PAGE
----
IPv6+DOH/DOT+TLSv1.3 SNI-less handshake

It makes any snooping on our network connections more complicated, isn’t it?
Enumerating/blacklisting the IPv6 address space is hard. IPv6 allows us to get as many addresses as needed, so SNI extensions turn useless. DOT/DOH and a TLS handshake encrypted since the first message do the rest. What caveats might appear?
Willing to block SNI-less connections are already doing this. Those, who chose not to adopt IPv6, will remain restricted to IPv4 for ten years or so. I suppose, decisions have been made. No ‘forensic’ will be surprised or scared :).

There are a few caveats and details I can think of:

  1. One difficulty is TLS fingerprinting. Even with encryption, the fingerprint of the TLS handshake can identify the connection as being from circumvention software. See for example OONI’s recent trouble with the Go net/tls fingerprint on certain hardware configurations. TLS fingerprinting is not impossible to overcome, but it needs some effort.
  2. The censor can identify proxies using active probing unless there is some form of client authentication.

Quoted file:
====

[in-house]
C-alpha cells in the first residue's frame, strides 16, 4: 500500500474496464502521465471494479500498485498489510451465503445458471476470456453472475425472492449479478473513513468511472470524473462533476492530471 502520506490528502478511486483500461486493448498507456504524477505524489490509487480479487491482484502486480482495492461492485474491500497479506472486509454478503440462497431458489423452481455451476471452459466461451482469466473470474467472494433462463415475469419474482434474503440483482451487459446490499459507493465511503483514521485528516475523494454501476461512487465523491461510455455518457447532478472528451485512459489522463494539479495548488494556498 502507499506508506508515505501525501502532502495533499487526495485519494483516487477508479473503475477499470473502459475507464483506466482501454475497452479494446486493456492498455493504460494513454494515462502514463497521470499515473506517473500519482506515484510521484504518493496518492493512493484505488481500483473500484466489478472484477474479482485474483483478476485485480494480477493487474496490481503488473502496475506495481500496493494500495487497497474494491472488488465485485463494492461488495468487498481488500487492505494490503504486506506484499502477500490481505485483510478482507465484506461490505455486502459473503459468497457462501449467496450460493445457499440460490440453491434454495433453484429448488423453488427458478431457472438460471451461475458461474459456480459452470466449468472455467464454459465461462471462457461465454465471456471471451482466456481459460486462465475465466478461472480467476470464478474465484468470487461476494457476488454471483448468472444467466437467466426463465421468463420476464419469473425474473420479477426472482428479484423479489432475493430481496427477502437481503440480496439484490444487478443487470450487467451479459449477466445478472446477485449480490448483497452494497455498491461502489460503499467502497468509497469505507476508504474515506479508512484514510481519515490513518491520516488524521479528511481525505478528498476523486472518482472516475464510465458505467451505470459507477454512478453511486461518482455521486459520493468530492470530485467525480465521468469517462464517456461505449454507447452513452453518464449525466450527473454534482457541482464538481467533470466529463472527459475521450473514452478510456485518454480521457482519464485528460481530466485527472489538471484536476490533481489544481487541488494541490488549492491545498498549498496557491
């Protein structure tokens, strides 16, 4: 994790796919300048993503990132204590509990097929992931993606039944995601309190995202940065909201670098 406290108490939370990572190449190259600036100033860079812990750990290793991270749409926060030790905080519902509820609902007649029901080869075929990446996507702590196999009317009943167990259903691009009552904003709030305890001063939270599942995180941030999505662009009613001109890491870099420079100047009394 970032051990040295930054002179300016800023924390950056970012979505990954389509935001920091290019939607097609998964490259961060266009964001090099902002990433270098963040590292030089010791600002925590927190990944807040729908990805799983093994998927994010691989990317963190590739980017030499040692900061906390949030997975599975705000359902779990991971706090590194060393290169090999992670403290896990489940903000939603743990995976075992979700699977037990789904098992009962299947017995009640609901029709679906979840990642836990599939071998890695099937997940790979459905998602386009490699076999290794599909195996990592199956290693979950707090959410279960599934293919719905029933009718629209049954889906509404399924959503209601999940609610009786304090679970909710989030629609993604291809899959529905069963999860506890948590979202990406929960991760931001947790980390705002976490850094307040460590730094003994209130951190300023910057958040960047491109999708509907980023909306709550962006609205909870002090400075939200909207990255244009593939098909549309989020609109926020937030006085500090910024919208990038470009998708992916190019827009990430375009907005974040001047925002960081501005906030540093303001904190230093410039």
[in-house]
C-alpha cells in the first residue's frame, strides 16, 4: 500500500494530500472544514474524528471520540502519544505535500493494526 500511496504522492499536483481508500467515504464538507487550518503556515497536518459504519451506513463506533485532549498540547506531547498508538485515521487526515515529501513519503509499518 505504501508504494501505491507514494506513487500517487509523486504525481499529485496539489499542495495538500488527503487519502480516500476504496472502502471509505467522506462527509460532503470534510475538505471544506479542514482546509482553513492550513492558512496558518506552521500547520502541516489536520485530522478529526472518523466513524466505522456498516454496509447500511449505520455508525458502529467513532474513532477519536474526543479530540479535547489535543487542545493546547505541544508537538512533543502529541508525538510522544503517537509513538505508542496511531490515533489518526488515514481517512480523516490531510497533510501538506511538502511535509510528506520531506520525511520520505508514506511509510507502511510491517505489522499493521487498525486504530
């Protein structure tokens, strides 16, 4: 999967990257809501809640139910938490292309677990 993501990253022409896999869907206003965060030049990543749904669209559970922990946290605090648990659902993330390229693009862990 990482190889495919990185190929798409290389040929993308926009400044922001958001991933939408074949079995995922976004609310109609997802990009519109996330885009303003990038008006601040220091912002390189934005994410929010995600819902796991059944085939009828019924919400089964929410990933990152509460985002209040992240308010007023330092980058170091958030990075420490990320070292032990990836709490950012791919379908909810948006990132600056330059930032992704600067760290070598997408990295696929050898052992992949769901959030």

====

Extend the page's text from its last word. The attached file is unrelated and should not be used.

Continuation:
3. If a proxy will only be used by one or a few users, it’s not a problem, but for a proxy shared with many people, you need a way to distribute the proxy’s network address (and possible client authentication) to real users without the censor also learning the address.

First of all, my proposal is not about current Internet censorship champions like China or Turkmenistan. Quite probably, both China and Turkmenistan are already blocking the SNI-less TLS connections. The former is known by blocking just all fast DOH/DOT resolvers, the later will never adopt IPv6.
Of course, TLS fingerprinting can somewhat determine client software. But using ordinary web clients is what I’m thinking about.
And I hope active probing will not be feasible for a league ‘B’ spying/censoring country with too many ‘strange’ connections to check.